Did Adam have to wait for the created trees to produce fruit that he could eat? Would we expect to see geologic features of the earth such as ocean basins, canyons, flood plains, etc. to appear without their corollary structures such as pointless deltas at the mouths of rivers or moraines at the margins of glaciers? Rivers emptying into oceans have deltas, trees have rings, humans have that ubiquitous belly button and lots and lots of rocks contain fossils, all of which would be pointless and dare I say misleading on “day one .“
        The obvious objection of the scientific community to creation “out of nothing” is the lack of process. Should young earth creationists (or any sort of creationist) also demand that the creator must have used process that we understand in his creative works?
        I do not claim that fossils were necessarily present at the very beginning but only that this would be no more misleading than any other part of the creation. Neither am I suggesting that the entire fossil record from dinosaurs on down (up?) is some sort of creation embellishment with no subsequent historical repetition. The truth is that this idea about fossils really bothers me but if we can accept that the original man was created in non-regular way why not the original fossils also.
        What I am suggesting is that those who believe that “In the beginning God created . . .” and especially that he could have created instantaneously in the relatively recent past need to face the implications of those beliefs. I suspect that this is a debate which neither side of the young earth issue would welcome.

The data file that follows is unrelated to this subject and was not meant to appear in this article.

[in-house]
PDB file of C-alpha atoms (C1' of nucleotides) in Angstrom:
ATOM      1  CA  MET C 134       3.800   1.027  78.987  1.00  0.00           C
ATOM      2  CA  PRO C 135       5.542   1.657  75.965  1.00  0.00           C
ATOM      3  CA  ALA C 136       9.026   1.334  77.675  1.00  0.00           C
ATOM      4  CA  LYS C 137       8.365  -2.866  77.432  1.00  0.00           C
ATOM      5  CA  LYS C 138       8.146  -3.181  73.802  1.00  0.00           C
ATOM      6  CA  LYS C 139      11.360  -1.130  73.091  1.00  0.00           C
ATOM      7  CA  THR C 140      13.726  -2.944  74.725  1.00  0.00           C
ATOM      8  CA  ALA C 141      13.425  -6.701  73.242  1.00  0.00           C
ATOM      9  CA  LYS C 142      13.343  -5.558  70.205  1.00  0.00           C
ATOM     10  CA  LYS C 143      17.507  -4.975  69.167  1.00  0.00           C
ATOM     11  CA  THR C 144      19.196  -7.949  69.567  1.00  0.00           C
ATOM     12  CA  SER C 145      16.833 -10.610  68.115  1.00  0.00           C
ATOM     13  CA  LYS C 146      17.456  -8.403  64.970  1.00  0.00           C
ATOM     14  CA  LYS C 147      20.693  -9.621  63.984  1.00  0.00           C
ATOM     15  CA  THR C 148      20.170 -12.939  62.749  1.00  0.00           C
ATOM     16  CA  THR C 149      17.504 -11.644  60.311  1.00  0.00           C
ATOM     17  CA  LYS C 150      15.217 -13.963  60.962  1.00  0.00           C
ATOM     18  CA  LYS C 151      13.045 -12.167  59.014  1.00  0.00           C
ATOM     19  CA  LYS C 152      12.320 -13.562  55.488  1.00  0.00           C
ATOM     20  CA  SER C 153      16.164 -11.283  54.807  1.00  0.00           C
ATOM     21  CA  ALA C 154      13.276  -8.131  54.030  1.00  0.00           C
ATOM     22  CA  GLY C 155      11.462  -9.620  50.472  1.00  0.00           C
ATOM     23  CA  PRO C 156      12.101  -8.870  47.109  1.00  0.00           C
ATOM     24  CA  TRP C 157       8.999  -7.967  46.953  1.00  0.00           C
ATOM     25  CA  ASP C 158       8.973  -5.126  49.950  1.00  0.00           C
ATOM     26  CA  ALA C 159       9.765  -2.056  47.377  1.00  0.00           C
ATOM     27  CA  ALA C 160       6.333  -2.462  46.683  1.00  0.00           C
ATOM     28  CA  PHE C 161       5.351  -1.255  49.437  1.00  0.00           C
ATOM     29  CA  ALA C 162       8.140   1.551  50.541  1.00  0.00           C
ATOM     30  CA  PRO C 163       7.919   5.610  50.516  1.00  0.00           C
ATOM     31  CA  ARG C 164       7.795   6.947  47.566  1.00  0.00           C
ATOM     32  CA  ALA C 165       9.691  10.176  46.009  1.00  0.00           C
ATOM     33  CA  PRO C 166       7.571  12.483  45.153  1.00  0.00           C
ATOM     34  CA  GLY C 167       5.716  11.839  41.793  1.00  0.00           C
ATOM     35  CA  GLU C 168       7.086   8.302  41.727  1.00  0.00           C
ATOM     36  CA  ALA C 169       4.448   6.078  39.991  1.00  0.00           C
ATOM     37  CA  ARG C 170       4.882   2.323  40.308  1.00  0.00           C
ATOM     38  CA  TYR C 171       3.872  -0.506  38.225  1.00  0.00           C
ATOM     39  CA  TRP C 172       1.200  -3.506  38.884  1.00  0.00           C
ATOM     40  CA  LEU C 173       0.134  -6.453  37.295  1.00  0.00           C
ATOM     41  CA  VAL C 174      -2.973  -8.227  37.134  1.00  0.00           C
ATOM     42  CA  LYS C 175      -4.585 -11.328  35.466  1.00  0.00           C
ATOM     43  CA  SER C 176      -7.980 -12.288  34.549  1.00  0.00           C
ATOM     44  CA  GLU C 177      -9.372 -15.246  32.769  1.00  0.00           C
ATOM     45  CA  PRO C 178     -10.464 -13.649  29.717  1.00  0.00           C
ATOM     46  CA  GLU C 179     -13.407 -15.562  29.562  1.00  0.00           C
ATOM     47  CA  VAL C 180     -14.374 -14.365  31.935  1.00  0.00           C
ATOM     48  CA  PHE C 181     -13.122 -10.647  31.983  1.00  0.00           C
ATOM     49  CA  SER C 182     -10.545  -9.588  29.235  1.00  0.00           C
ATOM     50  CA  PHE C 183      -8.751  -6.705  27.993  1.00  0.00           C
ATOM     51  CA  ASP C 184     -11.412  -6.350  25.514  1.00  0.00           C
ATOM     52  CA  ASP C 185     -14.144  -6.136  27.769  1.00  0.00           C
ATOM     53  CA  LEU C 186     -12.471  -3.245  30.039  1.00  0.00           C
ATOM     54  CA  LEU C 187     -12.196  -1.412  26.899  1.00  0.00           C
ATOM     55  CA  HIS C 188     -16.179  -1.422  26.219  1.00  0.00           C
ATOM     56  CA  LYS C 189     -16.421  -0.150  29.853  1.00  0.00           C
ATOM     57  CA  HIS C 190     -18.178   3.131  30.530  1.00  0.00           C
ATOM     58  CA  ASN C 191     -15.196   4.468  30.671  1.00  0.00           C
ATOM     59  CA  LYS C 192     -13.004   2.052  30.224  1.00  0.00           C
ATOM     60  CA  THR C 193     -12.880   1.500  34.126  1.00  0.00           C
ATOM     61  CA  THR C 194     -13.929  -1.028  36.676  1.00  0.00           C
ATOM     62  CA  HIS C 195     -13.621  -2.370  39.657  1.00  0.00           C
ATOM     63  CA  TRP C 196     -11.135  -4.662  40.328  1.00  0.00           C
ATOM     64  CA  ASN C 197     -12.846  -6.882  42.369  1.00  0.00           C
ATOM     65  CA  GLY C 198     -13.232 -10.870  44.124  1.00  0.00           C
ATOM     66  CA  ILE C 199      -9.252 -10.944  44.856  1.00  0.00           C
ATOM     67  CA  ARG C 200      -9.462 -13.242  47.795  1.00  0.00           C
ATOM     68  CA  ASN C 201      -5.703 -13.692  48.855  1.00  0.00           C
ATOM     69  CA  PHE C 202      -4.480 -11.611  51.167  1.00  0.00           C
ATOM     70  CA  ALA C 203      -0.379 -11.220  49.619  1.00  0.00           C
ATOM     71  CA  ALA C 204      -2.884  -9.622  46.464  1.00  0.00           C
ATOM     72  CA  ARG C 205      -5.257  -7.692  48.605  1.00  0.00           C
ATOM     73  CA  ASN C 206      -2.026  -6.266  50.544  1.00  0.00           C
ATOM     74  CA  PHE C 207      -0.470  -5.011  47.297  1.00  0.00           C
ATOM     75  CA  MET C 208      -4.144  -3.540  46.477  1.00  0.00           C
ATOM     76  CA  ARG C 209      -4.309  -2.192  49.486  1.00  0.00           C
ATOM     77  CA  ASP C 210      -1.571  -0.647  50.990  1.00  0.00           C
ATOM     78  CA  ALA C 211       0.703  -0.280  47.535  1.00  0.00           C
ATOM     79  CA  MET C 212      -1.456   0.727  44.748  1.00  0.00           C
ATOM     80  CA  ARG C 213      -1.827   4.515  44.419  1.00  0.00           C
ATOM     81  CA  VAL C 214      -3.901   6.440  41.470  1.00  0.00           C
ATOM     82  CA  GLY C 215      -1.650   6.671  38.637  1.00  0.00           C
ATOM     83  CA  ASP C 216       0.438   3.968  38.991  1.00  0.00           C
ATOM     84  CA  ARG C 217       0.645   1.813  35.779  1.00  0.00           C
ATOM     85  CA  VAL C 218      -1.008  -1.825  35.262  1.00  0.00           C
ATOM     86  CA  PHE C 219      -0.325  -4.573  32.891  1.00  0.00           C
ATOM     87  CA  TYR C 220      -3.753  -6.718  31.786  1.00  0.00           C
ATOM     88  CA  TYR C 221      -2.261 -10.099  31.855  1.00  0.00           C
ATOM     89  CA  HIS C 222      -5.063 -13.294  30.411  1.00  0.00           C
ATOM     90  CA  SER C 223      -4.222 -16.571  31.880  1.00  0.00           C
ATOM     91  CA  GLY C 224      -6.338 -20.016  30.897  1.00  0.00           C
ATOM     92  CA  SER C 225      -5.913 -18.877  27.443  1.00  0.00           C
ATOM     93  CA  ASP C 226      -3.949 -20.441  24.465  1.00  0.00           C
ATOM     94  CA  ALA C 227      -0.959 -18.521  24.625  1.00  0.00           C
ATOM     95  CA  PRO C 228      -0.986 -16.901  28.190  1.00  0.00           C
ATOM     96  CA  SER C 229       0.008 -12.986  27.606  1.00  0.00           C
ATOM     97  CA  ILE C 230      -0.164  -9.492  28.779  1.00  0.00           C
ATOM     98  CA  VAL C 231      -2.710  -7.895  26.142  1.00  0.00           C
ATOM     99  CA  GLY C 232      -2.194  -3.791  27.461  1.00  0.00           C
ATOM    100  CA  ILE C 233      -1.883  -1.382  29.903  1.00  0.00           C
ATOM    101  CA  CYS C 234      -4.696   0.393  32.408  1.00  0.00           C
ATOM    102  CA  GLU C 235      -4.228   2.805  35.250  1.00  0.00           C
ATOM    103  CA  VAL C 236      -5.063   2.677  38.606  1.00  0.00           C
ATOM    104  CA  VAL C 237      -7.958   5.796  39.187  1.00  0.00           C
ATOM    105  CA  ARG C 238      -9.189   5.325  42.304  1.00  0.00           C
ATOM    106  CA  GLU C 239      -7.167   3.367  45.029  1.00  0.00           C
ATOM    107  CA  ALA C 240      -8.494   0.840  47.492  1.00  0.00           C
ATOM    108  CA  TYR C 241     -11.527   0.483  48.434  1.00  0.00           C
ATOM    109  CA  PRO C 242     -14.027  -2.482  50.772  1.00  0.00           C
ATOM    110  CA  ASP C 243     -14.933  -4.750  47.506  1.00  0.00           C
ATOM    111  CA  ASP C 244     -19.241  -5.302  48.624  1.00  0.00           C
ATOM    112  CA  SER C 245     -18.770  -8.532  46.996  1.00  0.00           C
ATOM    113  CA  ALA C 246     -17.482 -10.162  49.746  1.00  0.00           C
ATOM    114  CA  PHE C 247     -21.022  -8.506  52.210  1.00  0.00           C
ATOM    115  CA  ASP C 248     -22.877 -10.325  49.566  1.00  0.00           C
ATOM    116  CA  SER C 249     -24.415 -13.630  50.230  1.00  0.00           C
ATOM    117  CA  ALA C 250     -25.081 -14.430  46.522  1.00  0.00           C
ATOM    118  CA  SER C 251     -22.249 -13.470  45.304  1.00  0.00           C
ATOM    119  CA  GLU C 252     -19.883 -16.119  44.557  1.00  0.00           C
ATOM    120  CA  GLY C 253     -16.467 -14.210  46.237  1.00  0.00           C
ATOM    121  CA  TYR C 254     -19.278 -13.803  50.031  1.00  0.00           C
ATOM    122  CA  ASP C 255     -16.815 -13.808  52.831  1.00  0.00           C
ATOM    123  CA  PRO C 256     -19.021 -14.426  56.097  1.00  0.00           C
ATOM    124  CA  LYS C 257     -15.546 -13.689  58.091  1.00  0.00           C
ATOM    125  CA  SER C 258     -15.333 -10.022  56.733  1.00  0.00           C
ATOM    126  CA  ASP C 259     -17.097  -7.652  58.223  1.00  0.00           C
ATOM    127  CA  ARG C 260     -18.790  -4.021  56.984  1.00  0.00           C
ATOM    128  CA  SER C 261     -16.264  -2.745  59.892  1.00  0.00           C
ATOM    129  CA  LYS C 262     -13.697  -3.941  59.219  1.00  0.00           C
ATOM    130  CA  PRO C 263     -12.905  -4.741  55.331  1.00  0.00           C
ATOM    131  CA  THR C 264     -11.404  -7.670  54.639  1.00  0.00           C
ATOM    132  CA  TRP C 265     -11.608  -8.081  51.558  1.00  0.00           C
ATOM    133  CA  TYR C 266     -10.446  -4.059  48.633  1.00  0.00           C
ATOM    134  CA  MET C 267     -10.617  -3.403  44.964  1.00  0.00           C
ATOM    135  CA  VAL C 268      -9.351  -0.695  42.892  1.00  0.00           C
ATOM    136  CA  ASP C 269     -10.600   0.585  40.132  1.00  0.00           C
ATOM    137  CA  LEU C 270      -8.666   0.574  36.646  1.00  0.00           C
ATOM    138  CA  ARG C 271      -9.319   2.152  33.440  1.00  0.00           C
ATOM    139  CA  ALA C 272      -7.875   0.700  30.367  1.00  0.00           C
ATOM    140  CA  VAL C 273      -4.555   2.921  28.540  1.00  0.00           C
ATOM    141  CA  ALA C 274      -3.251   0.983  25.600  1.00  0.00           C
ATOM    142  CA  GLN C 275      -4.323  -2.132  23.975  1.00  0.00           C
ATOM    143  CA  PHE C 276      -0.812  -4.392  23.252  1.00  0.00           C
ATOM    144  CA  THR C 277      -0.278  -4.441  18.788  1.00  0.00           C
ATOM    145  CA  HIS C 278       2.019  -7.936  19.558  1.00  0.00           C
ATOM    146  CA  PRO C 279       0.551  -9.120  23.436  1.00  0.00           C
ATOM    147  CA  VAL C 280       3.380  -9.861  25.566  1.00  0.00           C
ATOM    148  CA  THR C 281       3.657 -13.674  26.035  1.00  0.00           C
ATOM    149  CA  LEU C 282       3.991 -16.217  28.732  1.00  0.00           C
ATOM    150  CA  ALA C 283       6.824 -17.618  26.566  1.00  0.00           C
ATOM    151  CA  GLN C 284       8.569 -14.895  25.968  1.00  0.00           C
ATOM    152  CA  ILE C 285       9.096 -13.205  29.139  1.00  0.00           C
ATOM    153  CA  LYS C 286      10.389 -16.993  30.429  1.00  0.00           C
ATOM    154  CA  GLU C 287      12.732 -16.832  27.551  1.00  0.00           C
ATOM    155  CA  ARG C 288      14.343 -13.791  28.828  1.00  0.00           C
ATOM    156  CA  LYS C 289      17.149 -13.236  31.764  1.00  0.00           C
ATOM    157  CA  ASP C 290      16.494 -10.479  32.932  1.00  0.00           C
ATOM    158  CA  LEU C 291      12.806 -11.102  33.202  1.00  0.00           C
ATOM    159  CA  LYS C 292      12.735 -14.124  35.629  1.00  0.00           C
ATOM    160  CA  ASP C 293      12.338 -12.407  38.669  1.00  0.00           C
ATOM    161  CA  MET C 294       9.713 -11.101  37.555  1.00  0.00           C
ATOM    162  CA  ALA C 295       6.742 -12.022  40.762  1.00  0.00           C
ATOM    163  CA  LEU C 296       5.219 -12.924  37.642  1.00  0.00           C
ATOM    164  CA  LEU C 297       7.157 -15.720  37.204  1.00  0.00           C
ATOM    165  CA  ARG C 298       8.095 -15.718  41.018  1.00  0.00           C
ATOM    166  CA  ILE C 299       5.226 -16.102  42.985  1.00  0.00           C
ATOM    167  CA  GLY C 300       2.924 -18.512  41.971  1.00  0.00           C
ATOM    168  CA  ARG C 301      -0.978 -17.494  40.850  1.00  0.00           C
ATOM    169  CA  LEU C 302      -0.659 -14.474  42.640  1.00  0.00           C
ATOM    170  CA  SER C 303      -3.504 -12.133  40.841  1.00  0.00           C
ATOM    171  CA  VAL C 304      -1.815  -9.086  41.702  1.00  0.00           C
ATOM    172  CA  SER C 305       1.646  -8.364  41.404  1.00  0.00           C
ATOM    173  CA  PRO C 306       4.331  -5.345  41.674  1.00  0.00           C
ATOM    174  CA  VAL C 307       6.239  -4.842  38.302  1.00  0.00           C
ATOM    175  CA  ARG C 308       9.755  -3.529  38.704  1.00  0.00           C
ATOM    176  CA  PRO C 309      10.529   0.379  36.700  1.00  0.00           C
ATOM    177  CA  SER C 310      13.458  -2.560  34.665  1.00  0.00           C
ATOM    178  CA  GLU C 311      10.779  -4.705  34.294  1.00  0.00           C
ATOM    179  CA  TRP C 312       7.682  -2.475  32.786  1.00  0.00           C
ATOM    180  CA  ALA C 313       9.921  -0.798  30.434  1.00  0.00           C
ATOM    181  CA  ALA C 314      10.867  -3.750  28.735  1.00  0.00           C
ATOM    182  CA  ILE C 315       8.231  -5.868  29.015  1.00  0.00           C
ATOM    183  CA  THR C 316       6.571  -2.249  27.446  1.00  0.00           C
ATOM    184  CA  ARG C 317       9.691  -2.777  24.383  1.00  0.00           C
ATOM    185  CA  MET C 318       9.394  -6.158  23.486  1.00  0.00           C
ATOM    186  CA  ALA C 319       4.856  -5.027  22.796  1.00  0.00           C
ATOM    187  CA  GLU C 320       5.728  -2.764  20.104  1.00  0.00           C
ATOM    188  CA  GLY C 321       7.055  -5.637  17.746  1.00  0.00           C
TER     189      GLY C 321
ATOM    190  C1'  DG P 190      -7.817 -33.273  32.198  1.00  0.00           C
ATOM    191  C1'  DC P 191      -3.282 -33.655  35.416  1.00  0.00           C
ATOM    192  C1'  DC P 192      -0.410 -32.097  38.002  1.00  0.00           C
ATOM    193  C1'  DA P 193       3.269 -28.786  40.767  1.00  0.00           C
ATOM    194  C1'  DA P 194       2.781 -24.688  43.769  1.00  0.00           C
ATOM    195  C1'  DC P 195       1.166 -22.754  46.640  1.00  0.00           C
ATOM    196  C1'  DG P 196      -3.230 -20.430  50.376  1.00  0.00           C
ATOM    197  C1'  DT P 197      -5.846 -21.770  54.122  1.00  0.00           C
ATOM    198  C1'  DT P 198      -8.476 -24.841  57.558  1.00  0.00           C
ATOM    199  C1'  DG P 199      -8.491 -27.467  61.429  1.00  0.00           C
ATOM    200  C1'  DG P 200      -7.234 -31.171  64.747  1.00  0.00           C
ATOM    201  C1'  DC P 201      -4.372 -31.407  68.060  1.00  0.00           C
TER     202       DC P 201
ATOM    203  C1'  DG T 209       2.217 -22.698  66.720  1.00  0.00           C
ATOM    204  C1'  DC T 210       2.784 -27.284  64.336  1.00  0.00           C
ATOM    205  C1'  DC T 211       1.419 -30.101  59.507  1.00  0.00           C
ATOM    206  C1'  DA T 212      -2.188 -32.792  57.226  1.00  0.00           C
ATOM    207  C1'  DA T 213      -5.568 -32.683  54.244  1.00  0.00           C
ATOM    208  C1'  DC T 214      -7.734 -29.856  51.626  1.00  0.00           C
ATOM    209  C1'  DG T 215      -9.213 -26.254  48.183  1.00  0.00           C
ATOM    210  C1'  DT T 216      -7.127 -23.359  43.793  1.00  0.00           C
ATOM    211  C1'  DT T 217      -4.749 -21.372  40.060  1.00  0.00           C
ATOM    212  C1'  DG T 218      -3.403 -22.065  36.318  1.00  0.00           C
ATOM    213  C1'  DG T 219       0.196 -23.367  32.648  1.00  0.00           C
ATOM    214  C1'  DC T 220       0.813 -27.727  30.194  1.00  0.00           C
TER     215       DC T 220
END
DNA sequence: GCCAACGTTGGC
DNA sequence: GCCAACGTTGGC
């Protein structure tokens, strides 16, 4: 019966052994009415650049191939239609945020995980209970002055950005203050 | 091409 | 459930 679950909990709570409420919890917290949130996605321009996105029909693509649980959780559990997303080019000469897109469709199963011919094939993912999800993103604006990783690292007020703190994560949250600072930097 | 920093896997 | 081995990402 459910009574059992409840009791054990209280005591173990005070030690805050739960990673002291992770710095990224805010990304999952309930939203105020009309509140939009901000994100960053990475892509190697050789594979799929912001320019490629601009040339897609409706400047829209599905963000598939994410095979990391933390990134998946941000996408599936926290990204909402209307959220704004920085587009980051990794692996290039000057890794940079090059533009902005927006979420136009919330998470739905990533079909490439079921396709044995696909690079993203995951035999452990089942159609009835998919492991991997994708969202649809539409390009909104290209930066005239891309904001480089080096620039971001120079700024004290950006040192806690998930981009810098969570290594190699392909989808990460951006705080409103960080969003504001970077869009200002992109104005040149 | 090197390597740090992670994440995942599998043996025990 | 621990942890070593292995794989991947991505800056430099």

While we can certainly learn many things from Genesis about the nature and character of the creator we should remain humble about our ability to understand his methods.”God’s voice thunders in marvelous ways; he does great things beyond our understanding.” (Job 37:5)
        Admittedly this “appearance of age” discussion is at best a tangent to the story involving Ken Ham and Rachael Evans. Perhaps it can be seen as a good example of Rachael’s “community of faith in which it is safe to ask tough questions, to think critically, and to be honest with ourselves” rather than a minor skirmish in Ken’s larger vision of an ongoing culture war that he thinks must be inexorably linked to faith and fellowship among followers of Jesus.
        I find a great incongruity between the notion of a necessary cultural war being waged by followers of Jesus and his teaching that the peacemakers are blessed. I know that for many Christians peace is a bad word and its pursuit in this world is considered a fool’s errand; nevertheless I would like to opt out of the cultural war (and maybe other wars too) and instead go for the blessings of peace.
        P.S. It may be of a little interest and no significance but I did spend several decades teaching science in Monkey Town.

  36. Hi Eric, Eagle amd Mike,

    It would help if Ken Ham could see that there are different pooints of view on inerrancy among evangelicals as well as different viewpoints on creation. Gabriel Fackre listed 6 different views on inerrancy /infallibilit: transmissive in errancy, trajectory inerrancy, intentional inerrancy, unitive infallibilty, essentialist infallibility and Christocentric infallibilty (The Christian Story:Vol2, Eerdmans, 1987 pp63-73).

    Eagle, take Chaplin Mike’s advice and don’t give up. Grace ought to make us more gracious over time.

    Shalom,
    John Arthur

  37. Hi Eagle W,

    I am not referring to you when I said “grace ought to make us more gracious” though this is true of all of us, what I meant was that I am sorry you have come under so much intolerance at the hand of evangelicals. There are evangelicals who are gracious. Hang around I Monk.

    May the God of compassion, mercy and lovingkindness revealed supremely in the compassionate Jesus of Nazareth rekindle your faith, inspire and encourage you and may you find a fellowship where you are accepted just as you are and ins spite of different views.

    Shalom,
    John Arthur

  38. Dear Ken Ham,

    No truce is needed. I am doubtful that YEC attracts new adherents and people brought up to think it, tend to leave (by your own admission).

    I am confident it will not last another generation. 🙂

    Bye-bye!

  39. Andrew Zook says: